that though Moby Dick had in a former year been seen, for example,
on what is called the Seychelle ground in the Indian
ocean, or Volcano Bay on the Japanese Coast; yet it did not
follow, that were the Pequod to visit either of those spots at any
subsequent corresponding season, she would infallibly encounter
him there. So, too, with some other feeding grounds, where he
had at times revealed himself. But all these seemed only his
casual stopping-places and ocean-inns, so to speak, not his places
of prolonged abode. And where Ahab's chances of accomplishing
his object have hitherto been spoken of, allusion
has only been made to whatever way-side, antecedent, extra
prospects were his, ere a particular set time or place were attained,
when all possibilities would become probabilities, and,
as Ahab fondly thought, every possibility the next thing to a
certainty. That particular set time and place were conjoined in
the one technical phrase—the Season-on-the-Line. For there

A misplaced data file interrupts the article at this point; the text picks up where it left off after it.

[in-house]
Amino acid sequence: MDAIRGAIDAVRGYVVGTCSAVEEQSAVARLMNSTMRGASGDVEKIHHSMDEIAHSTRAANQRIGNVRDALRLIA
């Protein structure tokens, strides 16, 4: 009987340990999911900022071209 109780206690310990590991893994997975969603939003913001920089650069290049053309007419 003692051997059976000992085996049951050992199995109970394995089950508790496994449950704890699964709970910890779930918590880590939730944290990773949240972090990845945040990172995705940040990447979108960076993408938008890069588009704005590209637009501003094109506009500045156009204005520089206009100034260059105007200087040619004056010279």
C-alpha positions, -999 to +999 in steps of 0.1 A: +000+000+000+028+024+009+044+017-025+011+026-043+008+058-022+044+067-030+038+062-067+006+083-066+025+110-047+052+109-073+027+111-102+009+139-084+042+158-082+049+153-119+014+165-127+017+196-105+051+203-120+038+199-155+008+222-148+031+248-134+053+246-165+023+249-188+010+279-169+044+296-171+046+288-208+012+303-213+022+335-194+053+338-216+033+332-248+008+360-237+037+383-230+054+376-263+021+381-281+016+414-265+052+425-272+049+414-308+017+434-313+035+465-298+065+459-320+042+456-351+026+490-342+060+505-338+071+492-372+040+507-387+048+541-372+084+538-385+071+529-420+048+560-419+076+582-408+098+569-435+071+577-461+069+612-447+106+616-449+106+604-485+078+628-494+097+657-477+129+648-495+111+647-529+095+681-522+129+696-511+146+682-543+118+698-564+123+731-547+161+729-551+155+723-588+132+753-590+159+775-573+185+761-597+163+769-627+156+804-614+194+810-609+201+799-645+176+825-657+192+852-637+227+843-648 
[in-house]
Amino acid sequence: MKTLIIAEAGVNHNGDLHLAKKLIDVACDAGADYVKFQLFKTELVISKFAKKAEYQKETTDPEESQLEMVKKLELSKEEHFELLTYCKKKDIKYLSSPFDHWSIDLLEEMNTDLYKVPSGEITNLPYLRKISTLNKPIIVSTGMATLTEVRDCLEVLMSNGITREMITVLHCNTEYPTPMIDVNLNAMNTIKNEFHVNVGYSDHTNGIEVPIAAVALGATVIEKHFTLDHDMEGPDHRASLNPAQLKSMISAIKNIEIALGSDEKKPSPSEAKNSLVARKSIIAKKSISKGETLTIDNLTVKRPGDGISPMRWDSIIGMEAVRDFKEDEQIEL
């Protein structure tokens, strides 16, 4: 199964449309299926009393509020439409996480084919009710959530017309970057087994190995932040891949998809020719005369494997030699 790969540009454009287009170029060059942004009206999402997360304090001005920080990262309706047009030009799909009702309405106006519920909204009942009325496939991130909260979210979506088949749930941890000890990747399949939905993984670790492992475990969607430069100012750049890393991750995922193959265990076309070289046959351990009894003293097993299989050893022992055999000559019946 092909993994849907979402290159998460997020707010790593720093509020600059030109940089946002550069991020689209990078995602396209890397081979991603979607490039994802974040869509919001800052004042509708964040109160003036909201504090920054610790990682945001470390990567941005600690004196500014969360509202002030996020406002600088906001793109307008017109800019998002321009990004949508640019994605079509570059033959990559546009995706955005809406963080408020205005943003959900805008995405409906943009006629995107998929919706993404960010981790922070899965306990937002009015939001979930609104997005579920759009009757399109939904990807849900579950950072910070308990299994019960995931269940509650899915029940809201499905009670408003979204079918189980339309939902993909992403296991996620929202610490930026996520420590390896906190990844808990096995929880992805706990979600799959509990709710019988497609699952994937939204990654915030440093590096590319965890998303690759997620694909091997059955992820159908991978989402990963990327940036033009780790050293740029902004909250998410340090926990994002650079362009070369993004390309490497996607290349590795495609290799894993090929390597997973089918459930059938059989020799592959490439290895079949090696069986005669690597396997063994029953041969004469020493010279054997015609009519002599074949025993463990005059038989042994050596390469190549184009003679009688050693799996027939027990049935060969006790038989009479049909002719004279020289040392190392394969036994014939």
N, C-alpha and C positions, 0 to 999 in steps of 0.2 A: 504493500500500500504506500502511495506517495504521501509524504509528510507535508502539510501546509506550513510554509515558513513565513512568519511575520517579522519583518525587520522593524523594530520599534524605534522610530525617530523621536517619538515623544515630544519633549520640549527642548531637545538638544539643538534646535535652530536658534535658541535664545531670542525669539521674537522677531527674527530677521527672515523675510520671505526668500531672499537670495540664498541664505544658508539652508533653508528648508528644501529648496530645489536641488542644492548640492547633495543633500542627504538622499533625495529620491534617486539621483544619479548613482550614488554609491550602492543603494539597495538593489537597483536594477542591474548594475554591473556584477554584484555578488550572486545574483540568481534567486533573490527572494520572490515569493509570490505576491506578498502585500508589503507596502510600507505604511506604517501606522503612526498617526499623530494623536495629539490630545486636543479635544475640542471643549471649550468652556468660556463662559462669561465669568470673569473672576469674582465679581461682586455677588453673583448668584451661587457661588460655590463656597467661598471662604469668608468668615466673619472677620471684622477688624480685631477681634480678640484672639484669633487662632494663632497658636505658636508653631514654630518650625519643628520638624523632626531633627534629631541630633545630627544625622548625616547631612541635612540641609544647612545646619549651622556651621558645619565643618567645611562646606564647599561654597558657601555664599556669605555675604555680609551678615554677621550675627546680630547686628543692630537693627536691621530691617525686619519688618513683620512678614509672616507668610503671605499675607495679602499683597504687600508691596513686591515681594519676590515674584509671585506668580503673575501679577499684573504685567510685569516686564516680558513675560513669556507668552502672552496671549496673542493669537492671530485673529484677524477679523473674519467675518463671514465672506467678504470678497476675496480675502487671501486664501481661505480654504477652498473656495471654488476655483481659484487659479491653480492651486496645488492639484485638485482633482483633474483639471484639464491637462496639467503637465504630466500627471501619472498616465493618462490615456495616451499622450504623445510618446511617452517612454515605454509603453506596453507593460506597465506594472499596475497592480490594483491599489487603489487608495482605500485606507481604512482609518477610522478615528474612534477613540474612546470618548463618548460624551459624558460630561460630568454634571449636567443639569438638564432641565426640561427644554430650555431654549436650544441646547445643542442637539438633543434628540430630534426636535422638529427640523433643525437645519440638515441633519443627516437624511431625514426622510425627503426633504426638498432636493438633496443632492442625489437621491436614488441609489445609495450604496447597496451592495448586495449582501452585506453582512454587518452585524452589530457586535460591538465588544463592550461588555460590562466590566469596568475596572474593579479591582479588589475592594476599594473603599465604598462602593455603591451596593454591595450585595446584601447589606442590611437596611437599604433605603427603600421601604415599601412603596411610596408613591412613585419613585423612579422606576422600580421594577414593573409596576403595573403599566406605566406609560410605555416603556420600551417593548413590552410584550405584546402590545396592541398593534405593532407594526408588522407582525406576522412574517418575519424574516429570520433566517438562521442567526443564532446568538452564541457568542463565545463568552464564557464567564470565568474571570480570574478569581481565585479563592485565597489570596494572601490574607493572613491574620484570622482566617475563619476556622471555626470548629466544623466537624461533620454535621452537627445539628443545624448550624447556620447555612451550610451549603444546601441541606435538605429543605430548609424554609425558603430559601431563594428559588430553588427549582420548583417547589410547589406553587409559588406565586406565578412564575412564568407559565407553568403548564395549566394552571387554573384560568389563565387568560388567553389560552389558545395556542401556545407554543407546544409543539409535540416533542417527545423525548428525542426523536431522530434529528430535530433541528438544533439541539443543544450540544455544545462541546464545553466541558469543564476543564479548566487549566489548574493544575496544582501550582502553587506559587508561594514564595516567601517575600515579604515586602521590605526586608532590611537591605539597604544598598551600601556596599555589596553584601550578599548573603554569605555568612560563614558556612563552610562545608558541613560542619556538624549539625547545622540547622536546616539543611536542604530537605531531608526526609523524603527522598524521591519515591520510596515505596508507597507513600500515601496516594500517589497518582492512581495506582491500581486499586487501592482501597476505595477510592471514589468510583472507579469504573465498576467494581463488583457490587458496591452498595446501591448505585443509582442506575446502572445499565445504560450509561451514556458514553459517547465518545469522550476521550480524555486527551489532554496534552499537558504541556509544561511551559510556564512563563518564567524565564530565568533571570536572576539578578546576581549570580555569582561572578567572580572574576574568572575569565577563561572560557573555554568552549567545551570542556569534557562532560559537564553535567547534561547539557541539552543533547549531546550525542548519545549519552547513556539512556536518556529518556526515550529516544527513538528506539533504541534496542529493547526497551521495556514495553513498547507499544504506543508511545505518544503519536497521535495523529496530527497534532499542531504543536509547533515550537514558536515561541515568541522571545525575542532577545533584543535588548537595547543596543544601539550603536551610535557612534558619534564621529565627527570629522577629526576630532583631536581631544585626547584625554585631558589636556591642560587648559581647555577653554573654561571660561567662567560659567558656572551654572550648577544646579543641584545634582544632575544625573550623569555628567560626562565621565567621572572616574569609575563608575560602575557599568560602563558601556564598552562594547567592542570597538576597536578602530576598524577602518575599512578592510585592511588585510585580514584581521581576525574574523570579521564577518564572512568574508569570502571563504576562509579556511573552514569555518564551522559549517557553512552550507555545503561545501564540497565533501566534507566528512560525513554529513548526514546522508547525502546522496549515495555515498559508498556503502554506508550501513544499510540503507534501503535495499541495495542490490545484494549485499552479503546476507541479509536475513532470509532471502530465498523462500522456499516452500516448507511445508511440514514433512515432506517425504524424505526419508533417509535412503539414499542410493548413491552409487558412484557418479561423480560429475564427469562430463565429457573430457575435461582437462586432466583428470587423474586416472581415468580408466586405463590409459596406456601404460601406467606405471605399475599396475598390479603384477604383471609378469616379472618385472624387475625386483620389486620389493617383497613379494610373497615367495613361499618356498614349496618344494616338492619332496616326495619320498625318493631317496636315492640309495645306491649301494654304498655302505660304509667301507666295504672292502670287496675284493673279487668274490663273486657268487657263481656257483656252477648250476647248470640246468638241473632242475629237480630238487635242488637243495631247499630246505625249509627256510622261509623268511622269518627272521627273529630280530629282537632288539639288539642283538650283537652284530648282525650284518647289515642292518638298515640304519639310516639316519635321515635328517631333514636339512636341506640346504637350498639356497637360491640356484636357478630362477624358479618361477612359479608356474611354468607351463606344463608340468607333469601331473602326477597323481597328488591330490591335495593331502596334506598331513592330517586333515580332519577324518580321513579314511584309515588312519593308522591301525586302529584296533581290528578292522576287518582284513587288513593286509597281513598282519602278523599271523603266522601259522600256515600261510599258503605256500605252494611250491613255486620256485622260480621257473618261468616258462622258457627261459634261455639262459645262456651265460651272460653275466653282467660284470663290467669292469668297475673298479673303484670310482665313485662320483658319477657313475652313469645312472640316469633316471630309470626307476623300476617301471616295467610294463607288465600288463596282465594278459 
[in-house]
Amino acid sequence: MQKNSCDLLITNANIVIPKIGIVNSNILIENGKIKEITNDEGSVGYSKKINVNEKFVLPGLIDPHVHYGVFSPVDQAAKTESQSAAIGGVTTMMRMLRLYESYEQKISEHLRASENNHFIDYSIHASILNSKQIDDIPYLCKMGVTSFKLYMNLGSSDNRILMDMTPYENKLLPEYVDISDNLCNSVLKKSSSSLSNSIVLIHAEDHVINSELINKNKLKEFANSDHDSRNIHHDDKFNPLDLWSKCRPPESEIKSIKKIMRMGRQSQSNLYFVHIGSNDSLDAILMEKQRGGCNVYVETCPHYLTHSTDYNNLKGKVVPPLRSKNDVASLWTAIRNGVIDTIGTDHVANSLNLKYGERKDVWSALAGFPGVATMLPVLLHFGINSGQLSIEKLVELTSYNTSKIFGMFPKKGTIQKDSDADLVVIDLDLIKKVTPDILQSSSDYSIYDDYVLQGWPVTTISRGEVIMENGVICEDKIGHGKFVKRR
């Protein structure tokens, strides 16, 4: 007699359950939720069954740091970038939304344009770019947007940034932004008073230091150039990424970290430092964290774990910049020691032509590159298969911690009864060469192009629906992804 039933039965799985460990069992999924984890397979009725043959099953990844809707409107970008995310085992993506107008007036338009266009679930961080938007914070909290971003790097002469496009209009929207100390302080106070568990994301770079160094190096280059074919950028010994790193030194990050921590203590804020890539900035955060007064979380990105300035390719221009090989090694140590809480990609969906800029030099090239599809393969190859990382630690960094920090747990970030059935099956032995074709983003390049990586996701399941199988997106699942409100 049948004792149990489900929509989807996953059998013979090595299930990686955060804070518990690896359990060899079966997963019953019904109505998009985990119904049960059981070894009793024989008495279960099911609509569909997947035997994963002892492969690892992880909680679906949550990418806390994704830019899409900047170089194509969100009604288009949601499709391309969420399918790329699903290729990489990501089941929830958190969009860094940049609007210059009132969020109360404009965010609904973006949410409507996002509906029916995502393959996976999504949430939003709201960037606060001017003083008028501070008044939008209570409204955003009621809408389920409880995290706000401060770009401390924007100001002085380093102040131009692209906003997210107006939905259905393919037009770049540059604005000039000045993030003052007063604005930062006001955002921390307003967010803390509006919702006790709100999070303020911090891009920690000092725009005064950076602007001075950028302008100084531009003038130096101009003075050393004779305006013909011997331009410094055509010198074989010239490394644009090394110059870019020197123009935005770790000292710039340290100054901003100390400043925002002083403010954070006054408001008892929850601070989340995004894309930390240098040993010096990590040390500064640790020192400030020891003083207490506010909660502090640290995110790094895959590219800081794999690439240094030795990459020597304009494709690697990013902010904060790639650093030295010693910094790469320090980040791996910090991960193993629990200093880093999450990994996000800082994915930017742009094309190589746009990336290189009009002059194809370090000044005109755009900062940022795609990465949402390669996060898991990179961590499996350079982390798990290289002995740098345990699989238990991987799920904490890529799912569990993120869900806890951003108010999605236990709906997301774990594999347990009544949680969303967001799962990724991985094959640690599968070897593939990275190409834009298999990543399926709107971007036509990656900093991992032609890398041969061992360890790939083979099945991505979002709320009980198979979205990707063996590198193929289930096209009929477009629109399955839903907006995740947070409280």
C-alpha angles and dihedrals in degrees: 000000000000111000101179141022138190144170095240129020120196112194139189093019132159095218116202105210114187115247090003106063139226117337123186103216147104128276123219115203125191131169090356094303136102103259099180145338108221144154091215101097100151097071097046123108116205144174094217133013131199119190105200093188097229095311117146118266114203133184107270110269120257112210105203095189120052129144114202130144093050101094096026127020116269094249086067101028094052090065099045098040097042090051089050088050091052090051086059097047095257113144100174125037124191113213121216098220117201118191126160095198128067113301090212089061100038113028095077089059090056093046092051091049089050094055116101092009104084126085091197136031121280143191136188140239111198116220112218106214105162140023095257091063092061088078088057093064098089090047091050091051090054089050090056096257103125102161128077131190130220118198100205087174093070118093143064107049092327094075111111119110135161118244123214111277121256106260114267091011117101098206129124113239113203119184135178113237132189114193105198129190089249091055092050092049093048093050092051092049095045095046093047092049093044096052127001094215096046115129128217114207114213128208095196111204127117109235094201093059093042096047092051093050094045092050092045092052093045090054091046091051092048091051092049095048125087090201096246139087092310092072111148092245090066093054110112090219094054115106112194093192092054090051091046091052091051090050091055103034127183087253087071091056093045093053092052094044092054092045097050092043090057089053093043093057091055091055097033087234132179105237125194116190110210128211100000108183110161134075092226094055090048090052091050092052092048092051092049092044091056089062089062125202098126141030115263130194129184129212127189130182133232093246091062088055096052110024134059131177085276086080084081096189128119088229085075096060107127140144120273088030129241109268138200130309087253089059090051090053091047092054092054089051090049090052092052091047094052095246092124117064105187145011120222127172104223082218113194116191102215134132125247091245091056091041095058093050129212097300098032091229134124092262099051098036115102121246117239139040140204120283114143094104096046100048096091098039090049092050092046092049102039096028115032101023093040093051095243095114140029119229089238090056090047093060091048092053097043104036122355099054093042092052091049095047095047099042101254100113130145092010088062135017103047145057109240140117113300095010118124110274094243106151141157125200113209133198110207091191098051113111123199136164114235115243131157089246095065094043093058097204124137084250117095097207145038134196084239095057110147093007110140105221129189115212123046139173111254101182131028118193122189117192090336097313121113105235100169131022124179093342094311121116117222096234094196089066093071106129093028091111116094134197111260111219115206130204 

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and then, for several consecutive years, Moby Dick had been
periodically descried, lingering in those waters for awhile, as the
sun, in its annual round, loiters for a predicted interval in any
one sign of the Zodiac. There it was, too, that most of the
deadly encounters with the white whale had taken place; there
the waves were storied with his deeds; there also was that tragic
spot where the monomaniac old man had found the awful motive
to his vengeance. But in the cautious comprehensiveness
and unloitering vigilance with which Ahab threw his brooding
soul into this unfaltering hunt, he would not permit himself to
rest all his hopes upon the one crowning fact above mentioned,
however flattering it might be to those hopes; nor in the sleeplessness
of his vow could he so tranquillize his unquiet heart as
to postpone all intervening quest.

Now, the Pequod had sailed from Nantucket at the very beginning
of the Season-on-the-Line. No possible endeavor then
could enable her commander to make the great passage southwards,
double Cape Horn, and then running down sixty degrees
of latitude arrive in the equatorial Pacific in time to cruise there.
Therefore, he must wait for the next ensuing season. Yet the
premature hour of the Pequod's sailing had, perhaps, been correctly
selected by Ahab, with a view to this very complexion of
things. Because, an interval of three hundred and sixty-five